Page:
ABOUT THIS BOOK
In this picture book biography of the greatest left-handed pitcher to ever play the game of baseball, we see exactly what made Sandy Koufax so amazing. We hear that the beginning of Sandy’s career on the Brooklyn Dodgers was rocky, that he was shy, and that he was one of the only Jews in the game back then. We watch him quit, only to return the next season, firing one rocket after another over the plate. And we see him in pain because of an over-used left arm, eventually retiring at the peak of his career. Finally, we are told that people are still “scratchin’ their heads over Sandy,” who remains a modest hero and a mystery to this day.
ABOUT THIS AUTHOR
Jonah Winter is the author of Muhammad Ali: Champion of the World, Roberto lemente, and Dizzy. He lives in Pittsburgh, Pennsylvania.
André Carrilho is the illustrator of Porch Lies by Patricia C. McKissack, which received three starred reviews. This is his first picture book. He lives in Lisbon, Portugal.
• Display the book to your students and ask the following questions:
- What do you think this book is about? How do you know that?
- What can you tell about Sandy Koufax from the art?
- Can you guess what position he played?
• Brainstorm baseball team and player names, and then create a chart.
• Name the field positions in baseball. Create a blank baseball diamond and fi eld and position sticky-note labels in the appropriate locations.
• Work with children to identify team cities on a map of North America.
M A T H / S C I E N C E
Reasoning/Social Science: Are left-handed people in their right minds? Some sources report that about 13% of the population around the world is left-handed. One of the most famous left-handers in American sports history is Sandy Koufax! Share these facts with the class:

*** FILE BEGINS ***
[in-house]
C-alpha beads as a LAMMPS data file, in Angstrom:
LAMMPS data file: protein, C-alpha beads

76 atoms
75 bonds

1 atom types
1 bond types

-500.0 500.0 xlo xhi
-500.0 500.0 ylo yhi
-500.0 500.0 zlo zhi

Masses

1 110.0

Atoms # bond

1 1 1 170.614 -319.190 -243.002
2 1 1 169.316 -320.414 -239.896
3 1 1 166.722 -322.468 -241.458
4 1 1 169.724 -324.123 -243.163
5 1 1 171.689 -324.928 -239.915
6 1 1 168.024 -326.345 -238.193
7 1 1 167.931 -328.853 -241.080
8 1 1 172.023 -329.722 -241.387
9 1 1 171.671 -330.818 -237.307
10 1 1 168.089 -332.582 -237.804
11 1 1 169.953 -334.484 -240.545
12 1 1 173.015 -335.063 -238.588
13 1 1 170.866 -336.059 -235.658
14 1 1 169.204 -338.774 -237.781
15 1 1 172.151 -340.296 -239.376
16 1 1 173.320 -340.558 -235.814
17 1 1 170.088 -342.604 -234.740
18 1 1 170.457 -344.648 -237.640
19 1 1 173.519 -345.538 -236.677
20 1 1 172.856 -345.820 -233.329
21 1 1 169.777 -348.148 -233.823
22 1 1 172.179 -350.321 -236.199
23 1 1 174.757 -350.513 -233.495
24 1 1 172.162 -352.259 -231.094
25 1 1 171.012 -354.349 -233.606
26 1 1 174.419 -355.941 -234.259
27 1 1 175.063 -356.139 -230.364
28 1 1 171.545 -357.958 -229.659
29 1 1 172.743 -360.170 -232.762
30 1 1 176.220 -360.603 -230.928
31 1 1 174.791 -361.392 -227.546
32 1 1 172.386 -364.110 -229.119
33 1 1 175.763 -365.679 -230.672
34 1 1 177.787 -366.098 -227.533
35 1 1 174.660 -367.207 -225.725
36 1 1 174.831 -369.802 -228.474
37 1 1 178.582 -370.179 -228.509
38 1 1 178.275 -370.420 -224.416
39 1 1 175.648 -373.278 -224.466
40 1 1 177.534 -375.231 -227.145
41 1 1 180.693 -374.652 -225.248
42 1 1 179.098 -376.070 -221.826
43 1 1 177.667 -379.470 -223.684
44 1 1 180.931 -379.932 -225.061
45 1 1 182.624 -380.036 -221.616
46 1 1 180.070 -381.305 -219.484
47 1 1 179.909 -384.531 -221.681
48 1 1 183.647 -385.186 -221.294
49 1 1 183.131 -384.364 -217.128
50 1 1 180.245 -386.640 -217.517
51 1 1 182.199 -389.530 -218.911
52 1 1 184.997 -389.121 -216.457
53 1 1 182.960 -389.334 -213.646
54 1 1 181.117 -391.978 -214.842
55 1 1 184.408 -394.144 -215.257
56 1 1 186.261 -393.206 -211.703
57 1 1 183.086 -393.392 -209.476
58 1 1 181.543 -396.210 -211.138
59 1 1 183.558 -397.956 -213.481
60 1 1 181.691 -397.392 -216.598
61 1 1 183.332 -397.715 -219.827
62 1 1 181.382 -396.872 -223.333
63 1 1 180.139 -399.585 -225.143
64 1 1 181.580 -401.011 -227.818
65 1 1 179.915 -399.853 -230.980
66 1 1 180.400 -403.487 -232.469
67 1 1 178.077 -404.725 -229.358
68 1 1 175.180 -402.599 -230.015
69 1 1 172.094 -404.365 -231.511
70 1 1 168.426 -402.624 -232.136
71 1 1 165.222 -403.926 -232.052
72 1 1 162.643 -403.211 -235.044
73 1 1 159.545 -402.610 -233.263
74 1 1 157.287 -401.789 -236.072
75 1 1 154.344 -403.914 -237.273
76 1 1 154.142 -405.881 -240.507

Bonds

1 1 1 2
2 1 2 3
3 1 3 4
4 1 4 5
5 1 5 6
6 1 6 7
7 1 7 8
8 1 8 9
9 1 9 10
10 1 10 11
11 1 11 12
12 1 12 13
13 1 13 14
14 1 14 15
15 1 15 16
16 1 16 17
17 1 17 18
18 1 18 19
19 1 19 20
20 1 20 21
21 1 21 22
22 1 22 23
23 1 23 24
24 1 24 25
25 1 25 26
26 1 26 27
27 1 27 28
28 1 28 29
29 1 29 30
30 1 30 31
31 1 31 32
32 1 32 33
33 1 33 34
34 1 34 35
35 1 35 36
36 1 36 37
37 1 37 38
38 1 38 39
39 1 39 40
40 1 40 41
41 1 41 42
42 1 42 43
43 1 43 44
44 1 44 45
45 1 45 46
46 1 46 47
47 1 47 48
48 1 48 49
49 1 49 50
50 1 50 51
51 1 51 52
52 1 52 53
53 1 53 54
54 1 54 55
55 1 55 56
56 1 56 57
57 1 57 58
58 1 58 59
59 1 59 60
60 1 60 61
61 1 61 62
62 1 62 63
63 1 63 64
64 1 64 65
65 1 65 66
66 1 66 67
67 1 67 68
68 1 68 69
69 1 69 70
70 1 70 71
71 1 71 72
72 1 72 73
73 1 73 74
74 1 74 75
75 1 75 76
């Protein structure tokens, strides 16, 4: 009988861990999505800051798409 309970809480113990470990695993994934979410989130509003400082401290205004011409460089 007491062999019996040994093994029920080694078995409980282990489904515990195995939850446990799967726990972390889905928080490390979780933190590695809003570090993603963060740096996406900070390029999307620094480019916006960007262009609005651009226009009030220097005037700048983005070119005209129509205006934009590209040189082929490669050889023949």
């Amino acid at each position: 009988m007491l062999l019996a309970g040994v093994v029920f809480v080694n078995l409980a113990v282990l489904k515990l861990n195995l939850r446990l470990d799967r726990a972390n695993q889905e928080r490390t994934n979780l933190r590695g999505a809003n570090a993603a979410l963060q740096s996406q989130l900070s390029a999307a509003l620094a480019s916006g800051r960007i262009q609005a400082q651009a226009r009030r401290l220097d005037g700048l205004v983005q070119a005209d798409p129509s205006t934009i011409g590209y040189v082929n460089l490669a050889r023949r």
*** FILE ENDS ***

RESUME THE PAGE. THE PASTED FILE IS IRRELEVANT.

The left side of the brain (right-hand control) controls speech, language, writing, logic, math, and science.
The right side of the brain (left-hand control) controls music, art, creativity, perception, and emotions.
• How many students in the class are left-handed? How many are right-handed?
• Make a graph comparing these numbers.
• Ask students to fi nd out about the other members of their families: how many are right-handed and how many are left-handed? Add this data to your chart.
• Do the left-handed students have other traits in common (such as a strength in art, music, math, or sports)? What about the right-handed students?
• Create a Venn diagram illustrating the class findings.
• Take a look around your room and see how many things are right- or left-handed. Doors, common tools such as scissors, musical instruments, computer mice, and even notebooks can be tough for left-handers to deal with!
• What conclusions can your students draw from their observations?
Statistics: Choose a favorite baseball player (the class can agree on one, you can divide the students up into “fan clubs,” or you can allow each student to select a favorite). Use the newspaper in the classroom to follow that player’s performance for two weeks. Compare the number of hits the player makes (a walk, or “base on balls,” doesn’t count!) to the number of times the player is at bat in order to calculate the player’s batting average.
Younger students can compute their own simple batting averages (for instance, 2 hits out of 4 at-bats would be an average of 2/4 or 50% or .500) using a teeball tee in a playground batting practice session.
A R T
Art/Character Education: Be a baseball fan! Stay cool at the game with a “baseball fan.” Cut 6—8-inch circles from cardboard (no stick required, but it would be appropriate to make baseball bat—shaped sticks, if you like). Have students use markers, crayons, and other art supplies to decorate the circles any way they like–as players’ faces, baseballs, team logos–the more creative, the better. Use the fans to keep cool at warm summer games! Design your own team/class logo and uniform. Have students brainstorm, discuss, and come to consensus on a class team name and logo. Use the logo to “brand” your class and encourage the kind of teamwork that helped Sandy Koufax to become the best pitcher he could be. The work and behavior of each member of the team affects the success of the rest!